By Tom Abram, Director, Archives of IT
When Caesar “Crossed the Rubicon” in 49 BC he passed a point of no return that implied a declaration of war. In May 2022 Chris Hurst and Iain Johnson of the Blackwired told the Archives of IT that the cyber Rubicon had been crossed in 2010 and that cyberspace was recognised as the fifth theatre of war alongside land, sea, air and space. On June 30 Channel 4 TV in the UK aired the first episode of Undeclared War and brought to life some of the issues.
Personally, my worst nightmare and experience of cybersecurity was identity theft and fraud, which I found very unsettling. One of our audience at an Archives of IT webinar urged us to include interviews with the “bad guys” of the web, such as “the pornographers”, to give a more balanced view of the industry. Others in the Archive mention online bullying and grooming. These are bad enough but, naively, I had not connected the www, whether light or dark with a trigger point for global war. However, Chris Hurst pointed out that as the Pentagon recognised cyber as the fifth domain of war, there came with it some profound questions. Cyber weapons are very powerful, especially if used covertly, such as in the Stuxnet event of 2013, which saw one nation state attack another with a cyberweapon, destroying national infrastructure, at a time of peace. Chris suggests this was another crossing of the Rubicon and caused Michael Hayden, the Director of the NSA at the time, to question the morality, ethics and the possible consequences of the use of cyberweapons. Do they not come with the same dangers and responsibilities as nuclear and biological weapons of mass destruction?
In 2016 when the Australian defence and government was attacked via a private company called NewSat Ltd” Chris observes that attack was called out by Michael Hayden as another Rubicon moment when private companies and enterprise became part of a cyberwar.” Chris says: “What’s generally attacked from the dark space and by bad actors is the systems and processes of management control. The three things that are attacked are production, distribution and exchange, i.e. Banks, Stock Exchanges and so forth. Chris highlights three types of violence that he sees: instrumental violence such as extortion or ransom, expressive violence, and statement violence. He adds: “Expressive violence is looking beyond the instrumental violence of say a ransomware attack or an extortion attack at what was the expression behind that attack, was it control over distribution (Fuel Pipelines) or production (Energy), for example. An example of statement violence is the Sony Pictures attack. North Korea attacked Sony Pictures in retaliation of the release of the film The Interview. Again, this is a Rubicon that’s been crossed, North Korea state attacked a public company, Sony Pictures, in response to a movie. Chris and Iain don’t work only for the national security and defence communities but, considering incidents such as above, do apply military disciplines to tackle the threat to commerce and industry that is hidden in the Dark Web.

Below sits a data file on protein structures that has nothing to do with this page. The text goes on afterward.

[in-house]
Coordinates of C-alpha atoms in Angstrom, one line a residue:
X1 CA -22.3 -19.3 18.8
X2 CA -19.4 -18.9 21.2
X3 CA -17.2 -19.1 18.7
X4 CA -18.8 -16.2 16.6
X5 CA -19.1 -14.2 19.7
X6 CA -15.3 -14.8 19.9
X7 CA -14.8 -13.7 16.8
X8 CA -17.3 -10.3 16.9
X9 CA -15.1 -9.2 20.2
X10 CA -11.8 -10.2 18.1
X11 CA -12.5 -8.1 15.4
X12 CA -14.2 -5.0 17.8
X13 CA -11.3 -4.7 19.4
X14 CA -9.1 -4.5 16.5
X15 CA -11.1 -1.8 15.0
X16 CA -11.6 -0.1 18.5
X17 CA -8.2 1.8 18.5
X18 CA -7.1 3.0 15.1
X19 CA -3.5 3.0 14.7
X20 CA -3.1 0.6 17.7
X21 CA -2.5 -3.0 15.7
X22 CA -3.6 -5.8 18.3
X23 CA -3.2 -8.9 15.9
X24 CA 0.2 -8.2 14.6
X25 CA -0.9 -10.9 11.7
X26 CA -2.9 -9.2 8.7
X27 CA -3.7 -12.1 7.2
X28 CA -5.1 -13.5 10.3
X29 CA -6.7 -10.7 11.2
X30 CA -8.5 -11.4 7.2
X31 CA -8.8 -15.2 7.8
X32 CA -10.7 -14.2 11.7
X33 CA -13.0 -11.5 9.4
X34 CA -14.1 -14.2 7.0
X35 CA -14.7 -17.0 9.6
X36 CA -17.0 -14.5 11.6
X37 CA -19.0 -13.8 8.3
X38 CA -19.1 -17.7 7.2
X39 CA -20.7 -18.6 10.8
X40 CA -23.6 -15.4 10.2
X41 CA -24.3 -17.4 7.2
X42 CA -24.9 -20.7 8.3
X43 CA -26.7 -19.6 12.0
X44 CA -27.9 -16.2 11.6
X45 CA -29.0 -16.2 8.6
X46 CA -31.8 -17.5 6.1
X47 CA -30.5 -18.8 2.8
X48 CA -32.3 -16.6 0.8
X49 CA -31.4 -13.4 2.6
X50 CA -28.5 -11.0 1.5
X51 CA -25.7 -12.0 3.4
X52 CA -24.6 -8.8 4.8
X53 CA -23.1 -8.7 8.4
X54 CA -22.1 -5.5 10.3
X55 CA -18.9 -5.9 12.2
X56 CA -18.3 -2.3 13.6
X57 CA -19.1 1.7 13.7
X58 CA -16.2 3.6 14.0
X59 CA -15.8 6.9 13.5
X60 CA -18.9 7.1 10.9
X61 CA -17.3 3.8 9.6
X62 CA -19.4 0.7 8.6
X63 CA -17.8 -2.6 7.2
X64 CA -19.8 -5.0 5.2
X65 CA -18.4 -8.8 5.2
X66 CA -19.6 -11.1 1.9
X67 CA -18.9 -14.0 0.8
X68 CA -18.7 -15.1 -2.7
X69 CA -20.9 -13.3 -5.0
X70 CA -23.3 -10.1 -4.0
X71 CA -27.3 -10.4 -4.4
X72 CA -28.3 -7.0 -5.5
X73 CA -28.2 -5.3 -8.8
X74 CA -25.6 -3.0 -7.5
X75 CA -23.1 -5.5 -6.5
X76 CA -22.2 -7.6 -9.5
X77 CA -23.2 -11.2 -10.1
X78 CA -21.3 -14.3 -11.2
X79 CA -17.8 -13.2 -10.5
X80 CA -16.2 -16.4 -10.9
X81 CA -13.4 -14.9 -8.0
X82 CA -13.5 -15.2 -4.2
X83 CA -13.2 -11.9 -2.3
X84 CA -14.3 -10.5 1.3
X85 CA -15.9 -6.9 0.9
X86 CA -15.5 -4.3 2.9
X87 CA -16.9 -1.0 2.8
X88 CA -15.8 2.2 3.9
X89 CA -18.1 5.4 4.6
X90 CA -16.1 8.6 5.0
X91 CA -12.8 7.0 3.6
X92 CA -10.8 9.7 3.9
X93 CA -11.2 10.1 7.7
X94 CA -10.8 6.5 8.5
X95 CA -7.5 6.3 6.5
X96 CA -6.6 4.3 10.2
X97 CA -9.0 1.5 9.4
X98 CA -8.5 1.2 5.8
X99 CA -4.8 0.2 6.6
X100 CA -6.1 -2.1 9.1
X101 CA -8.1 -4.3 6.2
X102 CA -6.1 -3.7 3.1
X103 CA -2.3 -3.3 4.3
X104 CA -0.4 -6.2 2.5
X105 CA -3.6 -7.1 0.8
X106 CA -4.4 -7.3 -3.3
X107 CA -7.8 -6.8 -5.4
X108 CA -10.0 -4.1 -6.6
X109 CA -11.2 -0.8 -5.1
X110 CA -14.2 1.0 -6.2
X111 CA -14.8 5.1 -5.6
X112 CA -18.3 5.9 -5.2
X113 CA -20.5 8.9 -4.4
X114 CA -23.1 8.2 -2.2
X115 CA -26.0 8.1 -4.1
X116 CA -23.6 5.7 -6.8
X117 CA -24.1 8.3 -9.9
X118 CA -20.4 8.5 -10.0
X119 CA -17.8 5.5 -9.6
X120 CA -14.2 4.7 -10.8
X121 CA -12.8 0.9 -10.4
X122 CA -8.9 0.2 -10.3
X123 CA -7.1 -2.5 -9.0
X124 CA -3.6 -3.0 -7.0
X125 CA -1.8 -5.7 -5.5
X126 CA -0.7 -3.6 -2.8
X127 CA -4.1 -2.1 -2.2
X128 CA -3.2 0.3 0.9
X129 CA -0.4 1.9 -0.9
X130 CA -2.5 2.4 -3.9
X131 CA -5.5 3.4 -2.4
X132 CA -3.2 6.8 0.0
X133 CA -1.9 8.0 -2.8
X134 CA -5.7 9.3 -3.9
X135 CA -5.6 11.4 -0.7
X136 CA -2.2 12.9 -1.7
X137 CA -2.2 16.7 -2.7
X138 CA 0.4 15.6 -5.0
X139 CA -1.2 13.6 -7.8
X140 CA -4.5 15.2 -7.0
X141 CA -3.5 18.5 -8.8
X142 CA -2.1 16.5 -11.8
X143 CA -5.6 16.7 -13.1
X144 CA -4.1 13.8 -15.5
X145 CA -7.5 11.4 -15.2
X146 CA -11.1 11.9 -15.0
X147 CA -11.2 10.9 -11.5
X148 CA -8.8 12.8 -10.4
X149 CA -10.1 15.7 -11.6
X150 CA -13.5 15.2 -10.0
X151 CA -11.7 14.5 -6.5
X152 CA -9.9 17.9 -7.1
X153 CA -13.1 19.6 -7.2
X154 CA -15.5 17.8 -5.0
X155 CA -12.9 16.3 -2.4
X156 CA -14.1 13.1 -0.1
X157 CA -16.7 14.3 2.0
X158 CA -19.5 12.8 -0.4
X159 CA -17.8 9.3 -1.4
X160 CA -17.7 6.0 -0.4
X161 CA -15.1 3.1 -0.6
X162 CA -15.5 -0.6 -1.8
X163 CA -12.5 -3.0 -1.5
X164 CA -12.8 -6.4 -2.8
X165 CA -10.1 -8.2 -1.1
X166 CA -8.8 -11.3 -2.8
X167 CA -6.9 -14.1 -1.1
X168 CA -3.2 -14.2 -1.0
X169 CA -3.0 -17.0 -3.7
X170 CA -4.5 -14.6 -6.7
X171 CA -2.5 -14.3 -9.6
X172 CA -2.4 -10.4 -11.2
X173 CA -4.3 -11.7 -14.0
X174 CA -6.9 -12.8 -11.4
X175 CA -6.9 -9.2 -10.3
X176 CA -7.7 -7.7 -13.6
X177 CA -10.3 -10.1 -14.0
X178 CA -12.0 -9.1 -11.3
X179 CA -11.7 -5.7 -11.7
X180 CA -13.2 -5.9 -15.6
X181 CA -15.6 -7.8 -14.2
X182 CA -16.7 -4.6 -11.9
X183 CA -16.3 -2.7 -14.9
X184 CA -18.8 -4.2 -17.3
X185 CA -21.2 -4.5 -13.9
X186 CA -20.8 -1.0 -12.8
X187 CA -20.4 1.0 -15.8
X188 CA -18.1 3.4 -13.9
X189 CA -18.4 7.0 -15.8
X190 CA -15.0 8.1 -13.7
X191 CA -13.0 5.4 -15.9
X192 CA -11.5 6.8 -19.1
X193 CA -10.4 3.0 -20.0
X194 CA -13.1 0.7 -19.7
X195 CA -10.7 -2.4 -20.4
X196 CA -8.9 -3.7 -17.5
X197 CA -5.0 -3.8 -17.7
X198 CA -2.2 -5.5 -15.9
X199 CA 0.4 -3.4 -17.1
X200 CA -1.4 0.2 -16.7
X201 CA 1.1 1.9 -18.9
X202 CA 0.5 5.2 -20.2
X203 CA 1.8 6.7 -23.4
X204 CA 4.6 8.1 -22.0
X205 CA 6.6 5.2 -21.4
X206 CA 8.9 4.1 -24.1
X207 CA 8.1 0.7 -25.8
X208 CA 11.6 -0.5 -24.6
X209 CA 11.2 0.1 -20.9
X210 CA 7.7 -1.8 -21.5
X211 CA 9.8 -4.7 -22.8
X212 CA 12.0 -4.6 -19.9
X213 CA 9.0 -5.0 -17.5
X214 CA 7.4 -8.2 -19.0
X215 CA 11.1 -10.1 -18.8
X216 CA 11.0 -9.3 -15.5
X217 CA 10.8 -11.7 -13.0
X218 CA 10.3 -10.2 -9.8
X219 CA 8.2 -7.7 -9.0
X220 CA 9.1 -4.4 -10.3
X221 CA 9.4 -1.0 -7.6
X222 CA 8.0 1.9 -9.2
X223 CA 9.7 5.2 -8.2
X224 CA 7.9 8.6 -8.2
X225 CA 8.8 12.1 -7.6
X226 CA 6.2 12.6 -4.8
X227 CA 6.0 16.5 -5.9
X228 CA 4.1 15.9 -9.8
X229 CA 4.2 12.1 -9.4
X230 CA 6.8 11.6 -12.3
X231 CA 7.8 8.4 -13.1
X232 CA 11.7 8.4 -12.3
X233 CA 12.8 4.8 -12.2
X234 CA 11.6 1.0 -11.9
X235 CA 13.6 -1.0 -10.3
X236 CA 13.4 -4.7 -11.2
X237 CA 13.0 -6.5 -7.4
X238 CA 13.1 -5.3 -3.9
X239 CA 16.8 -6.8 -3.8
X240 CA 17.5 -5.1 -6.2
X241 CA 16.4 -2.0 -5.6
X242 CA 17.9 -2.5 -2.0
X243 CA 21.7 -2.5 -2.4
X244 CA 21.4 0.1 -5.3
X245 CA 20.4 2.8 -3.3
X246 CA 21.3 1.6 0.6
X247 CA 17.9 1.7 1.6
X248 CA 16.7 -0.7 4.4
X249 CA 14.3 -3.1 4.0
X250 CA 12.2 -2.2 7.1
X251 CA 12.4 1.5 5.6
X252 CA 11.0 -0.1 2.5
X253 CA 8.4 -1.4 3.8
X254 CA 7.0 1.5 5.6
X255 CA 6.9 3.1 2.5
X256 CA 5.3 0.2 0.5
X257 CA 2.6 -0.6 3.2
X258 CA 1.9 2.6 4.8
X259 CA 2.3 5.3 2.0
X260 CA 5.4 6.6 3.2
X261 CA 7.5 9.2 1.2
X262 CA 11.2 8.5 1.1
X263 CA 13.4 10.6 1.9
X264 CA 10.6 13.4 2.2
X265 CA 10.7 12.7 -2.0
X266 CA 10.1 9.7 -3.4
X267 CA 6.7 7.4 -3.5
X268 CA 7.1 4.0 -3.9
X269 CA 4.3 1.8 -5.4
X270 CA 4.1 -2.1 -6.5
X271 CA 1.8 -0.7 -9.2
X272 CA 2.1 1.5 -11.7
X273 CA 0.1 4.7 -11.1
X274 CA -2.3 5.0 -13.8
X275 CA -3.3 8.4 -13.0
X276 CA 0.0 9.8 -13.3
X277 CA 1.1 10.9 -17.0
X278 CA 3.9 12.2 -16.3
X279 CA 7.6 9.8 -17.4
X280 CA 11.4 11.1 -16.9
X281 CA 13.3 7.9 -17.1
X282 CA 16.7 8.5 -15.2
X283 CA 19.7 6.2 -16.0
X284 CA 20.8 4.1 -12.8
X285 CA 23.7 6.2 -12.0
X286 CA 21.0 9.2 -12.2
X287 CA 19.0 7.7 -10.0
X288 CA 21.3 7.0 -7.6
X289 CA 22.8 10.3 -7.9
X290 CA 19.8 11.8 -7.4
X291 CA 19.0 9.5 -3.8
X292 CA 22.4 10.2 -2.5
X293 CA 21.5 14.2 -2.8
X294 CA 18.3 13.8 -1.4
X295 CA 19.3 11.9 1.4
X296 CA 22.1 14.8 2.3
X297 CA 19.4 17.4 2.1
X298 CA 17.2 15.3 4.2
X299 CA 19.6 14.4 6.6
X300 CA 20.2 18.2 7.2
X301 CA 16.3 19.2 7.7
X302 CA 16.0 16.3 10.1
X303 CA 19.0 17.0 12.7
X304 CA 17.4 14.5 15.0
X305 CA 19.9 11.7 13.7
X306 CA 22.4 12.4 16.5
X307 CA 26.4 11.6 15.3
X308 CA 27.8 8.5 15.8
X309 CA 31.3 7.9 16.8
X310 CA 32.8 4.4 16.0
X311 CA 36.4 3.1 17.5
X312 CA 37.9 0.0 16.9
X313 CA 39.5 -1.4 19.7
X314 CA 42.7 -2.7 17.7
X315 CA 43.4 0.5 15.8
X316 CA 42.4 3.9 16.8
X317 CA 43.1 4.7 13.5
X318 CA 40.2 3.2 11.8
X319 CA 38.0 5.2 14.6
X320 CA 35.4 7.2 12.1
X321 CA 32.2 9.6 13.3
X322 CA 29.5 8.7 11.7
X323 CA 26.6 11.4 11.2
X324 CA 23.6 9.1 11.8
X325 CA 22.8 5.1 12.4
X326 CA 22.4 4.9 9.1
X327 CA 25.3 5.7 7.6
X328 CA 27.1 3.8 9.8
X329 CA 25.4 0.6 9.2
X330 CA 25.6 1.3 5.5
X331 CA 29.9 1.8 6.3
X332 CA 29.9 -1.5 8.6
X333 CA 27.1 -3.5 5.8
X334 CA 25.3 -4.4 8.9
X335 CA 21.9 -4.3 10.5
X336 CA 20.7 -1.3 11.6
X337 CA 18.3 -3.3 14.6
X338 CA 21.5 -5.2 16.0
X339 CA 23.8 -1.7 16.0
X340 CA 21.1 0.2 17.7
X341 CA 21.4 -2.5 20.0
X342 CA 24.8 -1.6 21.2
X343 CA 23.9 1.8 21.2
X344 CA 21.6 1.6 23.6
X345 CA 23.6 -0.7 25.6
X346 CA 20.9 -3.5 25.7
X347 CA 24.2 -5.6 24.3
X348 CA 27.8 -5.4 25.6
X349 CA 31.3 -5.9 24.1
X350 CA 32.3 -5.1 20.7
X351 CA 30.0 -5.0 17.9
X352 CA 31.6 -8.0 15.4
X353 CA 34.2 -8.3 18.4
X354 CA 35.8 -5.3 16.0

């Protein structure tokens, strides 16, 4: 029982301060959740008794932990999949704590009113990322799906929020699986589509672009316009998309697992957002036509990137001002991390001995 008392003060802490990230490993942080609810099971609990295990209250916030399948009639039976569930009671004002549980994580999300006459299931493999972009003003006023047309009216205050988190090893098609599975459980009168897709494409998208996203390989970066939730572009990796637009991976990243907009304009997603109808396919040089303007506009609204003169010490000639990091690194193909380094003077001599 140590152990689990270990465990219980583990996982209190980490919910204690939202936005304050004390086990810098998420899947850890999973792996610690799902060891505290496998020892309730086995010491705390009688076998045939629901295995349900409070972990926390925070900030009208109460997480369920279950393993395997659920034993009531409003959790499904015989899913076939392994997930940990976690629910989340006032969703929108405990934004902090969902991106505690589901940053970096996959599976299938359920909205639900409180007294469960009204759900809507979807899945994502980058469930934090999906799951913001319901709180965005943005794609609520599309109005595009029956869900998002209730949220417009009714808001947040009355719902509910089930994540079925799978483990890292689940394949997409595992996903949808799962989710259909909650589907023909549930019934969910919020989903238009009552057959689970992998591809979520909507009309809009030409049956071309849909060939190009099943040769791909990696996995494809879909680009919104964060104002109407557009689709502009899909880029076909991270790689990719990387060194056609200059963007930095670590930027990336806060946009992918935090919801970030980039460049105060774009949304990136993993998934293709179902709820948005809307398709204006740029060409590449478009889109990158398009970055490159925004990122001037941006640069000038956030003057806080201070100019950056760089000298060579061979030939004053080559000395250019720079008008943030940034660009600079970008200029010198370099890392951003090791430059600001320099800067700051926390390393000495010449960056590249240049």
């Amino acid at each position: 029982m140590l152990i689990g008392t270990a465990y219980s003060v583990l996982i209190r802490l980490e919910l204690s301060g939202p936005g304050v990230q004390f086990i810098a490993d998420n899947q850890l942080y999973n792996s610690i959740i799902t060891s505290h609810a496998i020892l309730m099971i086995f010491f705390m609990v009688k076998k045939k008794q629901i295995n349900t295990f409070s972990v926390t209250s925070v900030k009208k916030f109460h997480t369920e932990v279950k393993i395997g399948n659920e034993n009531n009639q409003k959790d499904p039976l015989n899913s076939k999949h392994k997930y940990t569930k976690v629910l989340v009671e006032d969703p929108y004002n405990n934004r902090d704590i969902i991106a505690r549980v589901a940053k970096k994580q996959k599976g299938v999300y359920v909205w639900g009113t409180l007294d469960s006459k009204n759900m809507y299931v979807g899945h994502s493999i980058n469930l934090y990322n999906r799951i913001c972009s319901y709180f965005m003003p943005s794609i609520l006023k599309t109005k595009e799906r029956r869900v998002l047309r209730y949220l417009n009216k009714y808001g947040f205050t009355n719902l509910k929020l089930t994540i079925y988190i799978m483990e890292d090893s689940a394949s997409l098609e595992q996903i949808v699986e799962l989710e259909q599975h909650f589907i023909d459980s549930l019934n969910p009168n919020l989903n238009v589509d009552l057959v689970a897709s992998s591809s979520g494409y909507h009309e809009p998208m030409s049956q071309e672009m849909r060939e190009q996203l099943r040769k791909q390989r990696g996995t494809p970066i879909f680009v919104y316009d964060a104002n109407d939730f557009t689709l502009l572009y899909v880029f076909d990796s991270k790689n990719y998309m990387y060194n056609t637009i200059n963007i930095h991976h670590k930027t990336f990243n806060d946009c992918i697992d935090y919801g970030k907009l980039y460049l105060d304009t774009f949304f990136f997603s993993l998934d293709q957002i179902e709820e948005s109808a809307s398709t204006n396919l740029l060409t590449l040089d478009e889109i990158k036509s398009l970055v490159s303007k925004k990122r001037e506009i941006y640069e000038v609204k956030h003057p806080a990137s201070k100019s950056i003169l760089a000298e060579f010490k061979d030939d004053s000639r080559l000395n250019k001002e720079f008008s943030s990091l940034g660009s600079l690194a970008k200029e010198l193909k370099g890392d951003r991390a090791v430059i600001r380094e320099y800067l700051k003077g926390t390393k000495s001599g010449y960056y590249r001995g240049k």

That might stem from Iain’s Army service and his adoption of the US Marine Corps’ “Left of Bang” philosophy. “Bang” is the attack, the first shot, the explosion etc, so keep left of it on the timeline. On the physical battlefield, the threat might be an IED (Improvised Explosive Device) explosion, the sniper taking a shot, or the beginning of an ambush. Iain says “The reason we did this is that we knew that traditional military doctrine and methods, processes and management of battles was failing in Afghanistan. The US Marine Corps Combat Hunter program looked at what are the fine grain things that we can find out, e.g. who’s standing where, who’s watching what, who’s building what, who’s buying plastic tubing to put IEDs in, who’s buying different electronic components and mobile phones? So, these are all preparations that we couldn’t see before, and the Combat Hunter program brought those things into the sunlight so the real actionable intelligence could be created. Just because the dark web is closed and unsearchable, not indexed and cloaked does not mean that you can’t get inside the dark web. You don’t have to see inside the volcano to see what’s going on, you plant a sensor and it tells you what you need to know about what is coming. I looked at that geophysical/climate change philosophy and spun it round to look at cyberspace.”
If we believe the picture painted on TV in Undeclared War, there is not much that is invulnerable, so what is going to keep the world safe? Without going into detail (read the full interview here) Iain and Chris at Blackwired, and others in the industry and security agencies are working on ways to anticipate and neutralise the threat. However, if there is a moral from the TV drama, perhaps it is that we also rely on politicians of all persuasions to find a way around the Rubicon rather than wading across it.